Genital herpes is an STD (sexually transmitted disease) caused by two types of viruses; herpes simplex virus type 1 (HSV-1) and herpes simplex virus type 2 (HSV-2). Genital herpes is common in the United States. In 2018, the Center for Disease Control estimates show there were 572,000 new genital herpes infections in the United States among people aged 14 to 49.
You can get herpes if you have contact with: a herpes sore; saliva from a partner with an oral herpes infection; genital fluids from a partner with a genital herpes infection; skin in the oral area of a partner with oral herpes; or skin in the genital area of a partner with genital herpes.
You also can get genital herpes from a sex partner who does not have a visible sore or is unaware of their infection. It is also possible to get genital herpes if you receive oral sex from a partner with oral herpes.
You will not get herpes from toilet seats, bedding, or swimming pools. You also will not get it from touching objects, such as silverware, soap, or towels. Most people with genital herpes have no symptoms or have very mild symptoms. Mild symptoms may go unnoticed or be mistaken for other skin conditions like a pimple or ingrown hair. Because of this, most people do not know they have a herpes infection.
Herpes sores usually appear as one or more blisters on or around the genitals, rectum, or mouth. This is known as having an “outbreak.” The blisters break and leave painful sores that may take a week or more to heal. Flu-like symptoms (e.g. fever, body aches, or swollen glands) also may occur during the first outbreak.
People who experience an initial outbreak of herpes can have repeated outbreaks, especially if they have HSV-2. However, repeat outbreaks are usually shorter and less severe than the first outbreak. Although genital herpes is a lifelong infection, the number of outbreaks may decrease over time.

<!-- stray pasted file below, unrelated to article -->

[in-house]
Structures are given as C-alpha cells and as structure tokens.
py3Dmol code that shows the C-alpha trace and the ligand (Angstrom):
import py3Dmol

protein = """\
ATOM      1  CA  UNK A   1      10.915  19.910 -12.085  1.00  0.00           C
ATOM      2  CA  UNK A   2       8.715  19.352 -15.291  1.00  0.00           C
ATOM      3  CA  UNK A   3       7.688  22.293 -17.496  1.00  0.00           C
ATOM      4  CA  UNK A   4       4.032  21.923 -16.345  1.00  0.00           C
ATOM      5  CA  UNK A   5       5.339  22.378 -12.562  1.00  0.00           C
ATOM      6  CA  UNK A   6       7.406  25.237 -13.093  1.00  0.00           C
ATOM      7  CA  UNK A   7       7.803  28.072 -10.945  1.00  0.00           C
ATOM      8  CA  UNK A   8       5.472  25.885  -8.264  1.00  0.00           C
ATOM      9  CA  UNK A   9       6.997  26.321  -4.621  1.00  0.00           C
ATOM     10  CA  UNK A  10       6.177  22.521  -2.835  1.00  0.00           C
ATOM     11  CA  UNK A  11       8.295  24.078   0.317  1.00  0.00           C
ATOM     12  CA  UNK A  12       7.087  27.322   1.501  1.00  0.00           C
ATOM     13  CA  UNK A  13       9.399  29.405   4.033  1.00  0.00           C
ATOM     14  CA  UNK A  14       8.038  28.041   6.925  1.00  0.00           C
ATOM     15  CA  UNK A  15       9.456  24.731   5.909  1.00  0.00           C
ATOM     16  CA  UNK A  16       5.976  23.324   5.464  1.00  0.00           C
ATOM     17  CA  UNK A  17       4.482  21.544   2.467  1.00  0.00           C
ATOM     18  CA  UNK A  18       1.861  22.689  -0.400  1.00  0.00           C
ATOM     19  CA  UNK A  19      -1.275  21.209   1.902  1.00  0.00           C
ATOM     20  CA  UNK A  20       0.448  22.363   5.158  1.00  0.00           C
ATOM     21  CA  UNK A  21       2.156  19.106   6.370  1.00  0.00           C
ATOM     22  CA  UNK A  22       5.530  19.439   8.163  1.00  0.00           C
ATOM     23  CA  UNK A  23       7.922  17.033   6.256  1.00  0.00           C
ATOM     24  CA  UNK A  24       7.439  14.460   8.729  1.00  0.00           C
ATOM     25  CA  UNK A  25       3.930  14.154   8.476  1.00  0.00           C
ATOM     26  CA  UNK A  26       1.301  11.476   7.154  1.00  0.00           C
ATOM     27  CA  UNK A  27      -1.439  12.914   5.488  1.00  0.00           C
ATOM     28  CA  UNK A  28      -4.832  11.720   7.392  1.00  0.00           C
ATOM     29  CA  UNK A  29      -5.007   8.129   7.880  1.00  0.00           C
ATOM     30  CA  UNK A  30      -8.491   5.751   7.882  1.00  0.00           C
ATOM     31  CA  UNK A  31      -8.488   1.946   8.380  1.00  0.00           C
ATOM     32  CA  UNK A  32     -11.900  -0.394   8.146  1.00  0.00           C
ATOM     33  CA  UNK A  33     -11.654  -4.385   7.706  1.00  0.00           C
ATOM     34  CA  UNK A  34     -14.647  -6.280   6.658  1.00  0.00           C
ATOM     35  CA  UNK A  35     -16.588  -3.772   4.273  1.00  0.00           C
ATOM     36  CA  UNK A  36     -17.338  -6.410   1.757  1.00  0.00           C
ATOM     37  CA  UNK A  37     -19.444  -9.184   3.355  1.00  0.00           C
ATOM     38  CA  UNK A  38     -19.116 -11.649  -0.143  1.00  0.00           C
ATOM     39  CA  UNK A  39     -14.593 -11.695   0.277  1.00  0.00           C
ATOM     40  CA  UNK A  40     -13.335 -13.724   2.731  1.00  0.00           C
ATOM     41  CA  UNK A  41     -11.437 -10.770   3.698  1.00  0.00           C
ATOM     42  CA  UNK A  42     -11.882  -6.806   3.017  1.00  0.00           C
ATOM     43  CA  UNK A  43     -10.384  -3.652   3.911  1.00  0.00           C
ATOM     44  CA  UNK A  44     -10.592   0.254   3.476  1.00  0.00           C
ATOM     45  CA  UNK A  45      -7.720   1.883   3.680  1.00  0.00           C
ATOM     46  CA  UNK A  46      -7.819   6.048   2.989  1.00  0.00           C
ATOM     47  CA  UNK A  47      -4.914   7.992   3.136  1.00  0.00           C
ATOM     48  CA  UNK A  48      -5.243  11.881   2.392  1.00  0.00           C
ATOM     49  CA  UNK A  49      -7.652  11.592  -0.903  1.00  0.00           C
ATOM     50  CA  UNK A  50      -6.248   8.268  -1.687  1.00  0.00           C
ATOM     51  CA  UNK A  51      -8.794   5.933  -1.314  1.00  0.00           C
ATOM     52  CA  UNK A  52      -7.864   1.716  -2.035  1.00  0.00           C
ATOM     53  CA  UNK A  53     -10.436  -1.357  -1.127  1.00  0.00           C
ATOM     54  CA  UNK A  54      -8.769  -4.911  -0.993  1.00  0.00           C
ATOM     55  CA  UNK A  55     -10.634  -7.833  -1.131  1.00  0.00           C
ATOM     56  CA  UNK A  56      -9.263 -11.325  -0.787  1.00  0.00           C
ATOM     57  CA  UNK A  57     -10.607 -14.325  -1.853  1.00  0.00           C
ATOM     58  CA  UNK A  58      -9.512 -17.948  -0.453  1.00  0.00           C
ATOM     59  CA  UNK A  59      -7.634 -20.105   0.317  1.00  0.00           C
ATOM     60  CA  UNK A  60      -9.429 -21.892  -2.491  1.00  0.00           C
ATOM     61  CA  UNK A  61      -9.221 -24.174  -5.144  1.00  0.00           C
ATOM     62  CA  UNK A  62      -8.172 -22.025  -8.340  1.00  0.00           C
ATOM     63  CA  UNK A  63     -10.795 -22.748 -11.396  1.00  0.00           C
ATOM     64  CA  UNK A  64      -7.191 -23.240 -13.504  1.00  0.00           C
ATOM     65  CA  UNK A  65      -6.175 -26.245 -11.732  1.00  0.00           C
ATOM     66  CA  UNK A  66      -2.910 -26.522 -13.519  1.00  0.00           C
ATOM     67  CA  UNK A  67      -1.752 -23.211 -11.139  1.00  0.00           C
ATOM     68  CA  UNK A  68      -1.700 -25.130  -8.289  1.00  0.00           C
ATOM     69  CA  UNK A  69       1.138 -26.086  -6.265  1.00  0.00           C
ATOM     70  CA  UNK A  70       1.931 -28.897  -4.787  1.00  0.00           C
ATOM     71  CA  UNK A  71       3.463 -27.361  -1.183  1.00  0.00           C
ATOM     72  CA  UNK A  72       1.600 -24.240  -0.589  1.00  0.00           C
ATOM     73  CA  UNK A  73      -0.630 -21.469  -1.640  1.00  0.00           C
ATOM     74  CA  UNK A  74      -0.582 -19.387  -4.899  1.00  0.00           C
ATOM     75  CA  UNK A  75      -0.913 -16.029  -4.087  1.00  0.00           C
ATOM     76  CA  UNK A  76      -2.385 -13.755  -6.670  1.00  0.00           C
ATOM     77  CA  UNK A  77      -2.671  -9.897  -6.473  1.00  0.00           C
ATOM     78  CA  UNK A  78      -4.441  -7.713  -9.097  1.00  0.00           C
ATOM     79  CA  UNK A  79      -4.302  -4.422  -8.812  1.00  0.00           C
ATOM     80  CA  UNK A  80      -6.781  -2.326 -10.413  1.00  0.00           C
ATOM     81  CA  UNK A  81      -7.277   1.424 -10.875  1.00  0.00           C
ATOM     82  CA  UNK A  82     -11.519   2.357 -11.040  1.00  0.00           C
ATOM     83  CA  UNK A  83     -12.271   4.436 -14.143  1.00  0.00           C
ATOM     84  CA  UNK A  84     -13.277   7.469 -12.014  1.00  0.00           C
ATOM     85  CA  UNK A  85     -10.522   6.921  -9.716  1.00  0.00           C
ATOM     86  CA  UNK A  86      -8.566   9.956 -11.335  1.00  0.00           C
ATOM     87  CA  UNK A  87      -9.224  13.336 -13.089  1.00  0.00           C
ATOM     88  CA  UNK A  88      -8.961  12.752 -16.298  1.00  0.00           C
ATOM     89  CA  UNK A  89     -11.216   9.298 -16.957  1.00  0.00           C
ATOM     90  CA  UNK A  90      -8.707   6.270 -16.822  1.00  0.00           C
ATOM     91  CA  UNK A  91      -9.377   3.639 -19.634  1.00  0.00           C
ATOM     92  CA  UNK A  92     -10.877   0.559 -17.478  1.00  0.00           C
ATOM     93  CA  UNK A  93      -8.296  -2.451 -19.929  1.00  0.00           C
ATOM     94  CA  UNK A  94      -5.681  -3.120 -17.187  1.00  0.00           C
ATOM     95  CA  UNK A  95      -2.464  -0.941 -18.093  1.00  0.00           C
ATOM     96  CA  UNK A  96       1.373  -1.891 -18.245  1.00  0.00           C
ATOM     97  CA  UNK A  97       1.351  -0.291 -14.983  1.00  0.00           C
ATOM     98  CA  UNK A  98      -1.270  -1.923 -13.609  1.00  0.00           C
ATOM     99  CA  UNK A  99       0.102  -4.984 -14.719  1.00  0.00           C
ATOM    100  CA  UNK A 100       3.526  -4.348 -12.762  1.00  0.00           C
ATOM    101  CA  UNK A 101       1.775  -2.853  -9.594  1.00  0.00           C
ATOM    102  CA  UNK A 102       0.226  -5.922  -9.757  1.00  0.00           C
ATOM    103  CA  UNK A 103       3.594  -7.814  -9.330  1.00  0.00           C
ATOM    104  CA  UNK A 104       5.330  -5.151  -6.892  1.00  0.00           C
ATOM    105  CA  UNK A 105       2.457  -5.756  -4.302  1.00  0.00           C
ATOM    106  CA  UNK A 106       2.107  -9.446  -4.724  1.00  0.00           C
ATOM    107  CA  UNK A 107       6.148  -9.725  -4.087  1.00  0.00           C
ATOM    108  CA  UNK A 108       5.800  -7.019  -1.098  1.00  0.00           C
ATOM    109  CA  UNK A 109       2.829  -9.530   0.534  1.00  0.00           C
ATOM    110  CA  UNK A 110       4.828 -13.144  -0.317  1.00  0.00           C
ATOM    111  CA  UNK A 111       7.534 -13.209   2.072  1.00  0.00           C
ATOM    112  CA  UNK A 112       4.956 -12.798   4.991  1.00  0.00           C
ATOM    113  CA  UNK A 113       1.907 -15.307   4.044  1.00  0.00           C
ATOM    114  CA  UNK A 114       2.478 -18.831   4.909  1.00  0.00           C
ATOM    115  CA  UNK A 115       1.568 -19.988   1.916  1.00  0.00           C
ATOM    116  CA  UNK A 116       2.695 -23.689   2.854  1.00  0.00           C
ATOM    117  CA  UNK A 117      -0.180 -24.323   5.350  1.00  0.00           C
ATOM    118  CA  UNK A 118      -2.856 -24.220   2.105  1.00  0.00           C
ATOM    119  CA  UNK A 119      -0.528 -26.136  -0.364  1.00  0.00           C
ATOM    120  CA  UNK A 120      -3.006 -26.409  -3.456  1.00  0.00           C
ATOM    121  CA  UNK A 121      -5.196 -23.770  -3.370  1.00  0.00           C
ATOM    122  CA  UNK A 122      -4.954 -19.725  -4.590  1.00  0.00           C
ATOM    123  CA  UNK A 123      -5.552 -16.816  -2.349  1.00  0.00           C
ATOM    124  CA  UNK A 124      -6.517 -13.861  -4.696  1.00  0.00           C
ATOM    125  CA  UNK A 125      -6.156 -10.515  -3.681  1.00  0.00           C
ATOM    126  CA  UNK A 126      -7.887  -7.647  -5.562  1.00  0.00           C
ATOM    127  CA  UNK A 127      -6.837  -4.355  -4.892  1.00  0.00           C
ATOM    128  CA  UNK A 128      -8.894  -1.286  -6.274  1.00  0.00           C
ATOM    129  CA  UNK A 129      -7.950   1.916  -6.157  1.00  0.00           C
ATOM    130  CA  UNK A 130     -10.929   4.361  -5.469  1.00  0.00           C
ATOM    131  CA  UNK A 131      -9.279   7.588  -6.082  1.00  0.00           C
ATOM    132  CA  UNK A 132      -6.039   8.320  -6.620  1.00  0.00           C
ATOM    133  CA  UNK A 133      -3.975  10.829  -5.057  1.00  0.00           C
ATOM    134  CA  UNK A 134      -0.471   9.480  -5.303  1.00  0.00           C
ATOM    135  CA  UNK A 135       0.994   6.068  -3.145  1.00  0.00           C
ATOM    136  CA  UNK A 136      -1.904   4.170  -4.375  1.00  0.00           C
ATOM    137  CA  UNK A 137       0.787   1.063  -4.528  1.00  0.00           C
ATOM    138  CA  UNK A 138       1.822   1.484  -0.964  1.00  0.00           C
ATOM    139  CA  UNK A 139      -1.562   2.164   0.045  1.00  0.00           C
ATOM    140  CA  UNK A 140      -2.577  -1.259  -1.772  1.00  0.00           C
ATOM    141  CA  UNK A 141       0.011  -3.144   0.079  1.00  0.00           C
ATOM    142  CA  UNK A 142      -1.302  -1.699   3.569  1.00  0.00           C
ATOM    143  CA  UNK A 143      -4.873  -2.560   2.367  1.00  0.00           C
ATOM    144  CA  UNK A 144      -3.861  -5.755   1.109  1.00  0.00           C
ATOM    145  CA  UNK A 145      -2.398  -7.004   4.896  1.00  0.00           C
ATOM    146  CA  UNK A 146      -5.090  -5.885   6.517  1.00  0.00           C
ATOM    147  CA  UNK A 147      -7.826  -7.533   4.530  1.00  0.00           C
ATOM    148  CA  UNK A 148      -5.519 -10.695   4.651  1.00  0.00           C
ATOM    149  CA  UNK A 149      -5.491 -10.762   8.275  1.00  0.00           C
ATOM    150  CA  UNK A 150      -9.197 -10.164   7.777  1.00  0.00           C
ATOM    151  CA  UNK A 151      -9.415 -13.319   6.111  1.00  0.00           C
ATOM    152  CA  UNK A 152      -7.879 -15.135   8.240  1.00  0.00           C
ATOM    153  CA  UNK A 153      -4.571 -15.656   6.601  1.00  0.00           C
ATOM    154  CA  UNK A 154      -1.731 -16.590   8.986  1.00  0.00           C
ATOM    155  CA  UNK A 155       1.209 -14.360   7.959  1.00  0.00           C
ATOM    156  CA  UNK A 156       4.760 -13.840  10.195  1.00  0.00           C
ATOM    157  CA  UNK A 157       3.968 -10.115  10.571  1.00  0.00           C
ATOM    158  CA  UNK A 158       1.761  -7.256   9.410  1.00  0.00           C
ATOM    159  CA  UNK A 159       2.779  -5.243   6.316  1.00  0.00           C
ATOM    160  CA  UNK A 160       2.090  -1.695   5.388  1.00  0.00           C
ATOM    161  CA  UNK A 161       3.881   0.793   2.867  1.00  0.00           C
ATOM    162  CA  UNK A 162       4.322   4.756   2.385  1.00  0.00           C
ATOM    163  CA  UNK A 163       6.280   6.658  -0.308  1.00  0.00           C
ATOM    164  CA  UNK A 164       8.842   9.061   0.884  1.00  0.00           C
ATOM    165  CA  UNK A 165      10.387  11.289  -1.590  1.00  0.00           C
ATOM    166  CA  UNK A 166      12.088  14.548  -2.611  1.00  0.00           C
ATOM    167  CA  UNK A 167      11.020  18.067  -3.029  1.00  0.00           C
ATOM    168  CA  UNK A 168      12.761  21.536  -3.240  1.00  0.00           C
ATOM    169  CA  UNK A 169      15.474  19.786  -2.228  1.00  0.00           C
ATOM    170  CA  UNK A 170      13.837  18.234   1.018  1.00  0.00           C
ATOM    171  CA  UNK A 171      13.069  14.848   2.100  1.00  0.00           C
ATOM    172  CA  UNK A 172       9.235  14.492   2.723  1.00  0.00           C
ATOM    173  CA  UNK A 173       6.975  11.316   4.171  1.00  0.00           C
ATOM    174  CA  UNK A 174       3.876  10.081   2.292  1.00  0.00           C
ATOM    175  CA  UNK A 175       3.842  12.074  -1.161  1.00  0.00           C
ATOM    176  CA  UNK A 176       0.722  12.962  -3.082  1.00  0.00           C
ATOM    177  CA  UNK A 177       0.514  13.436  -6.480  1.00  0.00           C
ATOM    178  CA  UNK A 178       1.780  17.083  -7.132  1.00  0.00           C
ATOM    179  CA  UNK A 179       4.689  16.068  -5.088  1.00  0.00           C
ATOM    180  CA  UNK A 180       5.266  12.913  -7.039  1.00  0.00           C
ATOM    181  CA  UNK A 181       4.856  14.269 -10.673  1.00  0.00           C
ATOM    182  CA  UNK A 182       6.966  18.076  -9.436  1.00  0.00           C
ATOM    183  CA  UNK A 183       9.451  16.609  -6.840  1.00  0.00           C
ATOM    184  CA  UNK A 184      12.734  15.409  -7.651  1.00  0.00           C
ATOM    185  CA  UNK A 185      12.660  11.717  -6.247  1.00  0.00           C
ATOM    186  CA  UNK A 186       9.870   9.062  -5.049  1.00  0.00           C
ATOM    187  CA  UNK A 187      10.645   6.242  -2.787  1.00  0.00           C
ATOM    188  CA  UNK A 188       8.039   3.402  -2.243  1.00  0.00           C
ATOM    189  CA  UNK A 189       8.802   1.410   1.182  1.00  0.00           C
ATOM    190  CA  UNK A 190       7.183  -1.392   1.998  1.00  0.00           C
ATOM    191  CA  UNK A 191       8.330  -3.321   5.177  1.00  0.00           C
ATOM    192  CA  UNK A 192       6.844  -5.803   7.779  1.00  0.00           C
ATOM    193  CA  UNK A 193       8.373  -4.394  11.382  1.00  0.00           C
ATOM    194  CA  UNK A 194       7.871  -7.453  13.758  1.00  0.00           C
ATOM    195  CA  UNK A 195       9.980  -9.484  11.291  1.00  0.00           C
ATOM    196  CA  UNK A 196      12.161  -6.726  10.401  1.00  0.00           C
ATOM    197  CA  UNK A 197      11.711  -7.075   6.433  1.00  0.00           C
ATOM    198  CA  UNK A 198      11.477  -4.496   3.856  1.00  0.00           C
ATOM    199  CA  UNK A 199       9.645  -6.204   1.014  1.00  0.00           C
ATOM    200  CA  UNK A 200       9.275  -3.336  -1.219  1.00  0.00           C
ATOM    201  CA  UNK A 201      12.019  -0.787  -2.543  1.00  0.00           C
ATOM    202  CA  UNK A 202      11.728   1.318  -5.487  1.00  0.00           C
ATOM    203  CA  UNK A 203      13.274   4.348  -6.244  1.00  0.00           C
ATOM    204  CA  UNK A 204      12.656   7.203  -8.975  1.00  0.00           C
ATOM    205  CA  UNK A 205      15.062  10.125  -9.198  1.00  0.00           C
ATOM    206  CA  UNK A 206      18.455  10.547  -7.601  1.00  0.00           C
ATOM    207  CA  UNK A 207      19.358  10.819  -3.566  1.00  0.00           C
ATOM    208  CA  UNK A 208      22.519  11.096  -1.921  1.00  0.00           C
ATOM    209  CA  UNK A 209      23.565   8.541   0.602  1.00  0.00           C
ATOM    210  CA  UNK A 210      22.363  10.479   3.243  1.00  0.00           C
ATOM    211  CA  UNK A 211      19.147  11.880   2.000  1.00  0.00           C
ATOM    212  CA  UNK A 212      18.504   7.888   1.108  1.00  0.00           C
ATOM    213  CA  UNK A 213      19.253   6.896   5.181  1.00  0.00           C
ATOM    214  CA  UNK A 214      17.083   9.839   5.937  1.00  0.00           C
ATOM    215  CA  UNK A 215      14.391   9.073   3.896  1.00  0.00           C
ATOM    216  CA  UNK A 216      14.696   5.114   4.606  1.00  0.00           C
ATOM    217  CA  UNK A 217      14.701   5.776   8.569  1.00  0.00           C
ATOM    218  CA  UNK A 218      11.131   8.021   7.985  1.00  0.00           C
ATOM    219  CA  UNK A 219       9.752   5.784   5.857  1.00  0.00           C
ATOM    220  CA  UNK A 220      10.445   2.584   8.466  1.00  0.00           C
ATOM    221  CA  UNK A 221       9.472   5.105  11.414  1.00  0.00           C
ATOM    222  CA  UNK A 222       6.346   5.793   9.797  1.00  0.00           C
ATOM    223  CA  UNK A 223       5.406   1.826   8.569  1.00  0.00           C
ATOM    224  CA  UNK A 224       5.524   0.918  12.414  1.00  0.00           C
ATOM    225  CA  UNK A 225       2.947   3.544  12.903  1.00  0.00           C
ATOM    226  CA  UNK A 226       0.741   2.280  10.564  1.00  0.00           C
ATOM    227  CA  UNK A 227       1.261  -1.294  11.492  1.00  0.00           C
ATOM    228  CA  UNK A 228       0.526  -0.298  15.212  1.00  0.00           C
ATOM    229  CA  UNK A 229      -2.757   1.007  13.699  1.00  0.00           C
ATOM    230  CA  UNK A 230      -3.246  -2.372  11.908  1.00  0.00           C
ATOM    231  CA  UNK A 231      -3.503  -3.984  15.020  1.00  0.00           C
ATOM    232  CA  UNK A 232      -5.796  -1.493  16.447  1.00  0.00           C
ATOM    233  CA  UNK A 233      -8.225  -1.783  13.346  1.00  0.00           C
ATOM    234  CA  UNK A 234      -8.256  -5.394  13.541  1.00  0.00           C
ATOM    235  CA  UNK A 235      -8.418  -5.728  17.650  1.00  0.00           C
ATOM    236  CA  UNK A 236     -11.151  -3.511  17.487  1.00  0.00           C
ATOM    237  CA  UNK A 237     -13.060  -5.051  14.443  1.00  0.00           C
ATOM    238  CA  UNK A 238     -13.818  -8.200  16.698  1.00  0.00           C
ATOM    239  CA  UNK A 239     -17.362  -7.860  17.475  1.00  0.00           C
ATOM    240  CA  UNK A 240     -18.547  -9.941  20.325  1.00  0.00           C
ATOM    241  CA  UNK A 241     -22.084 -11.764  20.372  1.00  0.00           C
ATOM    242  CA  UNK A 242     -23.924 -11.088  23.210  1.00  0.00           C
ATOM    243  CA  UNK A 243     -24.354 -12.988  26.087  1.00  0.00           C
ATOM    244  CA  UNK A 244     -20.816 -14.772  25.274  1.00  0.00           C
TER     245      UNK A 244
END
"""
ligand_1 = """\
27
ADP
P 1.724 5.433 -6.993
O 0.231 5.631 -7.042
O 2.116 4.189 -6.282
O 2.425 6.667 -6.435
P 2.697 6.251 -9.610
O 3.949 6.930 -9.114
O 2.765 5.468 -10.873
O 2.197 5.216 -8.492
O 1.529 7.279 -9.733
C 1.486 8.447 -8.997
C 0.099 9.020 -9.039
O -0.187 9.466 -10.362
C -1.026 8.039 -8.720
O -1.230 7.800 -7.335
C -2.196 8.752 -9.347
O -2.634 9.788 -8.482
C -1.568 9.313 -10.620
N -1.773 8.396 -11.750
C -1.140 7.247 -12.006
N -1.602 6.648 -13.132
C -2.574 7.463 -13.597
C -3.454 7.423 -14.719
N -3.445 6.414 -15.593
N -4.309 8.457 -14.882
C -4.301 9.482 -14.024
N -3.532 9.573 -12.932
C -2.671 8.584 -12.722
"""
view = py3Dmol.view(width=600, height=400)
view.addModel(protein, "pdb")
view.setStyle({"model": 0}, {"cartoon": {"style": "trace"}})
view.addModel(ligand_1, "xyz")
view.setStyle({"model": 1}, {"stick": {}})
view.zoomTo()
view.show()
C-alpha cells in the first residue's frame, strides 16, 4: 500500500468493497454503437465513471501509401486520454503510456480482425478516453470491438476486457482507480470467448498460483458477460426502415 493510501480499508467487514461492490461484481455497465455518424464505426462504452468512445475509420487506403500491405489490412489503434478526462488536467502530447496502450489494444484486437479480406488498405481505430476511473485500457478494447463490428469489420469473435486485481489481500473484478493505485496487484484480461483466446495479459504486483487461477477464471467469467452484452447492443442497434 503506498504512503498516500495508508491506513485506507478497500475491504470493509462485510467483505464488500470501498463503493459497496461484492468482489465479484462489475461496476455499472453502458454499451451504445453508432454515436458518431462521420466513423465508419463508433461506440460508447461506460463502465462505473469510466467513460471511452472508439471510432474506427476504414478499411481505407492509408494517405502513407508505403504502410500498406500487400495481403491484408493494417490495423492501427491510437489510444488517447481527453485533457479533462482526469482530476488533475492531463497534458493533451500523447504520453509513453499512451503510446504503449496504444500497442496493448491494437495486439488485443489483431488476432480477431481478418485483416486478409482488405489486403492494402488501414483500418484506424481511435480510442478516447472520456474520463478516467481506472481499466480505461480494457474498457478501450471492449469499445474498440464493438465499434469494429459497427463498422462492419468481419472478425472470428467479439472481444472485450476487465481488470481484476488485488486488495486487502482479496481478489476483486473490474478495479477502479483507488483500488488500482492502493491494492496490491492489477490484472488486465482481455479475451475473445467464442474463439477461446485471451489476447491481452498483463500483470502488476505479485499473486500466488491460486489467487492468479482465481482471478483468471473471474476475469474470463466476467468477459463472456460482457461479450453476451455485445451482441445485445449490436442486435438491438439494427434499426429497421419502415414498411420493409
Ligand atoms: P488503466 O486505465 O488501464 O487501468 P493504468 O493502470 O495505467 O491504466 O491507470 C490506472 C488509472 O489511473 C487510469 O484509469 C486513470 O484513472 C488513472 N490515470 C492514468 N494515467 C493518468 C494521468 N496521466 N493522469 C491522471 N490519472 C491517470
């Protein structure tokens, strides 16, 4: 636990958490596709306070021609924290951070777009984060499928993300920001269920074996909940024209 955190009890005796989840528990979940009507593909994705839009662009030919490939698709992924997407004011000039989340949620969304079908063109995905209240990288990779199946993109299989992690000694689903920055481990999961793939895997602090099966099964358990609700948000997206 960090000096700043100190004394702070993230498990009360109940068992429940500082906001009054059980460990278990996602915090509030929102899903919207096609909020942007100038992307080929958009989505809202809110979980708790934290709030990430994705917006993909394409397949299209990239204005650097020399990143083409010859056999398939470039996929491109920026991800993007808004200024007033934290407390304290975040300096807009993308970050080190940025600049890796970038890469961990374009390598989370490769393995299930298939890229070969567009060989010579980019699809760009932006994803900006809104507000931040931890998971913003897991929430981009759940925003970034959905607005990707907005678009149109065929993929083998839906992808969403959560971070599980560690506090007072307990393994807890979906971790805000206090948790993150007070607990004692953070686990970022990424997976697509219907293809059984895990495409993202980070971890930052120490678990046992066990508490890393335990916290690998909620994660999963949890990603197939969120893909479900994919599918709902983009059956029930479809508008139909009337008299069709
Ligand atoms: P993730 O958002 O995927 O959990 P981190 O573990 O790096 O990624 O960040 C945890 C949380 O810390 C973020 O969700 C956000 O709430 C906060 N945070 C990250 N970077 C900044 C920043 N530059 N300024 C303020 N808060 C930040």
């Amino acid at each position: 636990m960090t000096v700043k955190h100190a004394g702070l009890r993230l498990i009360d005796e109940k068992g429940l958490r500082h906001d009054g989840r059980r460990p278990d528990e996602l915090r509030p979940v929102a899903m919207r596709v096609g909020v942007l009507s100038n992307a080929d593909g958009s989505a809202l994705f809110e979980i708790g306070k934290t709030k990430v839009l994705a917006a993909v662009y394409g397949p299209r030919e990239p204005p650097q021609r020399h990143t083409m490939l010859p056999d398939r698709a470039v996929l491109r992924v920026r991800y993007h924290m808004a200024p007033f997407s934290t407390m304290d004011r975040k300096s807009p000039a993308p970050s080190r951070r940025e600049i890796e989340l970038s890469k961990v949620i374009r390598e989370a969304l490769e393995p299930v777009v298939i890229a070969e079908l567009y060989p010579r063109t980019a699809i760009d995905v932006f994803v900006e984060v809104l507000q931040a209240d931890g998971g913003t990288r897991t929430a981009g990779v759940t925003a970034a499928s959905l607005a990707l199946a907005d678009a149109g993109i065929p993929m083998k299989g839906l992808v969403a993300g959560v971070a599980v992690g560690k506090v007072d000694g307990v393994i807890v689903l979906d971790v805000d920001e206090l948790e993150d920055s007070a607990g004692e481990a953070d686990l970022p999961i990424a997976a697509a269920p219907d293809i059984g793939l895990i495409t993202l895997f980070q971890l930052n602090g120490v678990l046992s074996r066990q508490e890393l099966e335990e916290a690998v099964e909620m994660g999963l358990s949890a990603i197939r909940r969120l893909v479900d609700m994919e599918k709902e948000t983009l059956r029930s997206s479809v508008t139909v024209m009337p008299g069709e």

STD symptoms can include an unusual sore, a smelly genital discharge, burning when peeing, or bleeding between periods (if you have a menstrual cycle). The only way to completely avoid STDs is to not have vaginal, anal, or oral sex.
If you are sexually active, you can do the following things to lower your chances of getting genital herpes:
- Being in a long-term mutually monogamous relationship with a partner who does not have herpes.
- Using condoms the right way every time you have sex.
- Be aware that not all herpes sores occur in areas that a condom can cover. Also, the skin can release the virus (shed) from areas that do not have visible herpes sore. For these reasons, condoms may not fully protect you from getting herpes.
If your sex partner(s) has/have genital herpes, you can lower your risk of getting it if:
- Your partner takes an anti-herpes medicine every day. This is something your partner should discuss with his or her healthcare provider.
- You avoid having vaginal, anal, or oral sex when your partner has herpes symptoms (i.e., during an “outbreak”).
There is no cure for genital herpes. However, there are medicines that can prevent or shorten outbreaks. A daily anti-herpes medicine can make it less likely to pass the infection on to your sex partner(s). If you have herpes, you should talk to your sex partner(s) about their risk. Using condoms may help lower this risk but it will not get rid of the risk completely. Having sores or other symptoms of herpes can increase your risk of spreading the disease. Even if you do not have any symptoms, you can still infect your sex partners.
You may have concerns about how genital herpes will impact your health, sex life, and relationships. While herpes is not curable, it is important to know that it is manageable with medicine. Daily suppressive therapy (i.e., daily use of antiviral medication) can lower your risk of spreading the virus to others. Talk to a healthcare provider about your concerns and treatment options.